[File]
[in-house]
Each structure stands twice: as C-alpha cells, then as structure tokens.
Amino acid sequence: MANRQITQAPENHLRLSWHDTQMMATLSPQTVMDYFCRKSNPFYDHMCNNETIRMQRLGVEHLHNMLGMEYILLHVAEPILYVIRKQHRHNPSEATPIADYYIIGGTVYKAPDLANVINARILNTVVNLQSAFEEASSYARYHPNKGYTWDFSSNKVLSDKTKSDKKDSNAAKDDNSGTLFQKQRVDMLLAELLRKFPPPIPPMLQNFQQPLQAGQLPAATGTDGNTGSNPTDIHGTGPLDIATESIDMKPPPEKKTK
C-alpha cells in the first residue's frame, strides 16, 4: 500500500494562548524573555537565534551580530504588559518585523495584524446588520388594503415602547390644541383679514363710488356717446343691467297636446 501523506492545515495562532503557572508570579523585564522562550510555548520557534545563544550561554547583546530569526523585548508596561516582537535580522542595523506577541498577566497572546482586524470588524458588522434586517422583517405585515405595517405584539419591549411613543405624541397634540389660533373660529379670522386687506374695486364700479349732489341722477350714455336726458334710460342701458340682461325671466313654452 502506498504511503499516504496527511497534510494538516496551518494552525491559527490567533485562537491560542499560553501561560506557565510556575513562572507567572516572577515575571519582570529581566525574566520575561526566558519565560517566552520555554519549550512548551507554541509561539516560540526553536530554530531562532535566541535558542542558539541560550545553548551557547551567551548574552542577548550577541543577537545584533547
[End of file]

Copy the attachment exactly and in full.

[in-house]
Each structure stands twice: as C-alpha cells, then as structure tokens.
Amino acid sequence: MANRQITQAPENHLRLSWHDTQMMATLSPQTVMDYFCRKSNPFYDHMCNNETIRMQRLGVEHLHNMLGMEYILLHVAEPILYVIRKQHRHNPSEATPIADYYIIGGTVYKAPDLANVINARILNTVVNLQSAFEEASSYARYHPNKGYTWDFSSNKVLSDKTKSDKKDSNAAKDDNSGTLFQKQRVDMLLAELLRKFPPPIPPMLQNFQQPLQAGQLPAATGTDGNTGSNPTDIHGTGPLDIATESIDMKPPPEKKTK
C-alpha cells in the first residue's frame, strides 16, 4: 500500500494562548524573555537565534551580530504588559518585523495584524446588520388594503415602547390644541383679514363710488356717446343691467297636446 501523506492545515495562532503557572508570579523585564522562550510555548520557534545563544550561554547583546530569526523585548508596561516582537535580522542595523506577541498577566497572546482586524470588524458588522434586517422583517405585515405595517405584539419591549411613543405624541397634540389660533373660529379670522386687506374695486364700479349732489341722477350714455336726458334710460342701458340682461325671466313654452 502506498504511503499516504496527511497534510494538516496551518494552525491559527490567533485562537491560542499560553501561560506557565510556575513562572507567572516572577515575571519582570529581566525574566520575561526566558519565560517566552520555554519549550512548551507554541509561539516560540526553536530554530531562532535566541535558542542558539541560550545553548551557547551567551548574552542577548550577541543577537545584533547